One study looked at the number of reps that 34 athletes were able to perform on a leg extension weighted exercise as well as the amount of lactic acid their muscles produced, in placebo treatment (sham red/NIR light therapy) vs. 30, 60, or 90 seconds of real red/NIR light therapy. After receiving 60 or 120 seconds of light therapy, the number of reps the athletes were able to perform went up by 27%. And in the group that received 120 seconds of light therapy, their lactic acid levels were also significantly lower—indicating less muscle strain while actually performing better.

Another study by Vieira et al. examined levels of fatigue in leg muscles after endurance exercise and found that using light therapy immediately following significantly reduced fatigue scores relative to the control group. The researchers concluded “The results suggest that an endurance training program combined with LLLT leads to a greater reduction in fatigue than an endurance training program without LLLT. This is relevant to everyone involved in sport and rehabilitation.”

Leal-Junior et al. performed a review of the relevant research in 2015 to examine the effects of phototherapy on exercise performance and recovery. They compiled data from thirteen randomized control trials and examined the number of repetitions and time until exhaustion for muscle performance, as well as markers of exercise-induced muscle damage. The researchers concluded that pre-conditioning the muscles with red/NIR light (i.e. using the light prior to exercise) improves muscular performance and accelerates recovery.

Another study looked at use of LED red/NIR therapy lights in male athletes who performed 3 intense bouts of exercise on a stationary bike. The athletes who were given the LED light therapy prior to the exercise had significantly lower levels of creatine kinase (a marker for muscle damage) compared to the sham light therapy (placebo) group.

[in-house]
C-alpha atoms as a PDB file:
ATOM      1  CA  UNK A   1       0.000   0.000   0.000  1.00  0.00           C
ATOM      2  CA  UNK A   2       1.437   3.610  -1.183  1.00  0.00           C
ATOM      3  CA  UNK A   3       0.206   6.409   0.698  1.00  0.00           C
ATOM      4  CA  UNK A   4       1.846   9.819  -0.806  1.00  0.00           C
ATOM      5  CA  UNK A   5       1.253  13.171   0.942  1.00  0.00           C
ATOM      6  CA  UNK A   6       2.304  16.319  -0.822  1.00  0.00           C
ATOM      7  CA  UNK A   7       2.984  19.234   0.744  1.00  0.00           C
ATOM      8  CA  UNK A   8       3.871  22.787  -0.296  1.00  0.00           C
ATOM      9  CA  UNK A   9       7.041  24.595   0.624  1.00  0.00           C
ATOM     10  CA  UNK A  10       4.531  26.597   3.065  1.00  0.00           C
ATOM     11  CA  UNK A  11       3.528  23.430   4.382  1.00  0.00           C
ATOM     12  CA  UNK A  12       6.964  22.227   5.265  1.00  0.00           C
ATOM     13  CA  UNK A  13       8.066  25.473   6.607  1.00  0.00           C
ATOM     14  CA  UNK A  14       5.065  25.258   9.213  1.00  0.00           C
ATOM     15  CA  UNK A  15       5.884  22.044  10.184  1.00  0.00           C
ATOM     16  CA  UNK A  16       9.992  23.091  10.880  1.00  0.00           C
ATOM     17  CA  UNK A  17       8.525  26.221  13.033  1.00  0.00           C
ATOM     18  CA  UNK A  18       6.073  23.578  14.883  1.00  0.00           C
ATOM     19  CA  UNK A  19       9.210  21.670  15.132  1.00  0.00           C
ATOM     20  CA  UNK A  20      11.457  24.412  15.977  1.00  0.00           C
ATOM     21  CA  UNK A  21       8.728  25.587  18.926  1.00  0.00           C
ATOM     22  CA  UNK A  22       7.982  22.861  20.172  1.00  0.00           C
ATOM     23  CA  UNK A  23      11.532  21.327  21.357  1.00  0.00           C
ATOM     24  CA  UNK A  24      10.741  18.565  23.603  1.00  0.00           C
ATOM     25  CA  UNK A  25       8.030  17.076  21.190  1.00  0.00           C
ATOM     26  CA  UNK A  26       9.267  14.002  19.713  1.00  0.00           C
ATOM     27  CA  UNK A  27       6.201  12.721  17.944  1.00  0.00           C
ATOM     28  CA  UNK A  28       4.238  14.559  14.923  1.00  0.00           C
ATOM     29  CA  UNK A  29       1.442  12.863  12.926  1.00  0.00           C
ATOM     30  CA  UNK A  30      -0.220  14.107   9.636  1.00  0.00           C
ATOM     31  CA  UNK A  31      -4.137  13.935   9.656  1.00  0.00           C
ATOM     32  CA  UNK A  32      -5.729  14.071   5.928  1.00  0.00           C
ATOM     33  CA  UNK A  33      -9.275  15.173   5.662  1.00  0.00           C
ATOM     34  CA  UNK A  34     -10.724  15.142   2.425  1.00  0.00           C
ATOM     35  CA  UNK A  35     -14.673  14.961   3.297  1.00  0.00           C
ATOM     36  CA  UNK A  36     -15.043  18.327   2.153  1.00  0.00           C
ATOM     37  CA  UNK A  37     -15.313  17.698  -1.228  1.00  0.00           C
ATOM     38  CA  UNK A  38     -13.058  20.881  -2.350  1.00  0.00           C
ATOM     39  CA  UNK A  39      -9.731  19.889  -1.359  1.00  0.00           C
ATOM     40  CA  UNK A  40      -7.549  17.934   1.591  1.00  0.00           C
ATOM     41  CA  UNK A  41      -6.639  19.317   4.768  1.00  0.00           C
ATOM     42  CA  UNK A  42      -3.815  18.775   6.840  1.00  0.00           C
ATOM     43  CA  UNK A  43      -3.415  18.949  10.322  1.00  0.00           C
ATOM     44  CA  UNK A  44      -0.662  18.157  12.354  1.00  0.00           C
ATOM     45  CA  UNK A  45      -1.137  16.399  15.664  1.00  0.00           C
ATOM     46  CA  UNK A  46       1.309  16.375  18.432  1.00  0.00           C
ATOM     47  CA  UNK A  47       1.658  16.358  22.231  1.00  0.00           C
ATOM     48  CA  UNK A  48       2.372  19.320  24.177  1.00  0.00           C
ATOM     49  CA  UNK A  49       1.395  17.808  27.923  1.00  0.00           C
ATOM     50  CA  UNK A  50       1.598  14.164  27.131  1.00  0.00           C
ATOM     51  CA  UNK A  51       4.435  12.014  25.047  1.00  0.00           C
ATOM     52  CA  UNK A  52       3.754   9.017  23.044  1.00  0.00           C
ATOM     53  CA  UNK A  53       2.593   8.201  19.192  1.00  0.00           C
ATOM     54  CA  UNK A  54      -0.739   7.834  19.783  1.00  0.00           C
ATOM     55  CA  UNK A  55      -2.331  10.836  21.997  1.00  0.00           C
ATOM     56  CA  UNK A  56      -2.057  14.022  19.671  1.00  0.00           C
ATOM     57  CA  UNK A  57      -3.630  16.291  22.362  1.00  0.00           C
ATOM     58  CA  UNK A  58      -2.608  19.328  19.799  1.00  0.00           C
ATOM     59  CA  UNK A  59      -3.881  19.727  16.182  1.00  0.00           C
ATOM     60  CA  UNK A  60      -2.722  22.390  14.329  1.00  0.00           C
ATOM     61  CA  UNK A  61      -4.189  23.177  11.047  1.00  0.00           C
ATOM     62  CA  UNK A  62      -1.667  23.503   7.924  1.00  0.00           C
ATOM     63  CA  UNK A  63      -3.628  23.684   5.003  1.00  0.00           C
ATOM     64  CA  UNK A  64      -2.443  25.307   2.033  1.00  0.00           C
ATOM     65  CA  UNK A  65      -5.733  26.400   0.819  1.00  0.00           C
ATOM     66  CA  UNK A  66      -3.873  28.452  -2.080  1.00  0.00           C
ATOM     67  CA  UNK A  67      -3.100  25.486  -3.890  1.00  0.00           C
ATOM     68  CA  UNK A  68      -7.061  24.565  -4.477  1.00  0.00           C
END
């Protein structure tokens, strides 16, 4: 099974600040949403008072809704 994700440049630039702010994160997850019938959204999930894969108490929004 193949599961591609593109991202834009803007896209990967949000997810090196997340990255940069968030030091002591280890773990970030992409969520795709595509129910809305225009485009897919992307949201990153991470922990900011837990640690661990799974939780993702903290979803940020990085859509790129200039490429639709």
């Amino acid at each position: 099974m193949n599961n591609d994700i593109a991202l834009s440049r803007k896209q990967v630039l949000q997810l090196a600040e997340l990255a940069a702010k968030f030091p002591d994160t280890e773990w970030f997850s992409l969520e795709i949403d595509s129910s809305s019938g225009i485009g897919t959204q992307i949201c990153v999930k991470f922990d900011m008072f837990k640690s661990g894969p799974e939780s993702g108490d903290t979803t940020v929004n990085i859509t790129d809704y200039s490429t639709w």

A recent 2016 review of 16 studies by Nampo et al. looked at research using both laser and LED therapy on exercise capacity and muscle performance of people undergoing exercise compared to placebo/sham treatments. They found an average improvement of 3.51 reps, a 4-second delay in time to exhaustion (i.e. people were able to exercise longer before exhaustion), increased peak strength, and a significant reduction in lactic acid production.

A 2015 study by Baroni et al. 349 looked at 30 healthy males who were randomised into 3 groups:

  1. Control group—remained sedentary
  2. Training group (TG)—did an 8-week exercise program
  3. Training + light therapy (TLG)—did the same 8-week exercise program plus also did a light treatment (total dose of 240J) using a near-infrared light (810nm wavelength) before each training session.

What happened?

  • The training group improved strength by about an average of 14% while the group that included light therapy improved by nearly 25%.
  • The training group improved muscle size of the quadriceps muscles by about 10% while the group that included light therapy nearly doubled that improvement!

As you can see, red and near-infrared light also have the ability to increase your strength and endurance adaptations to exercise, decrease muscle damage from your workouts, help you recover faster, and even increase muscle gains.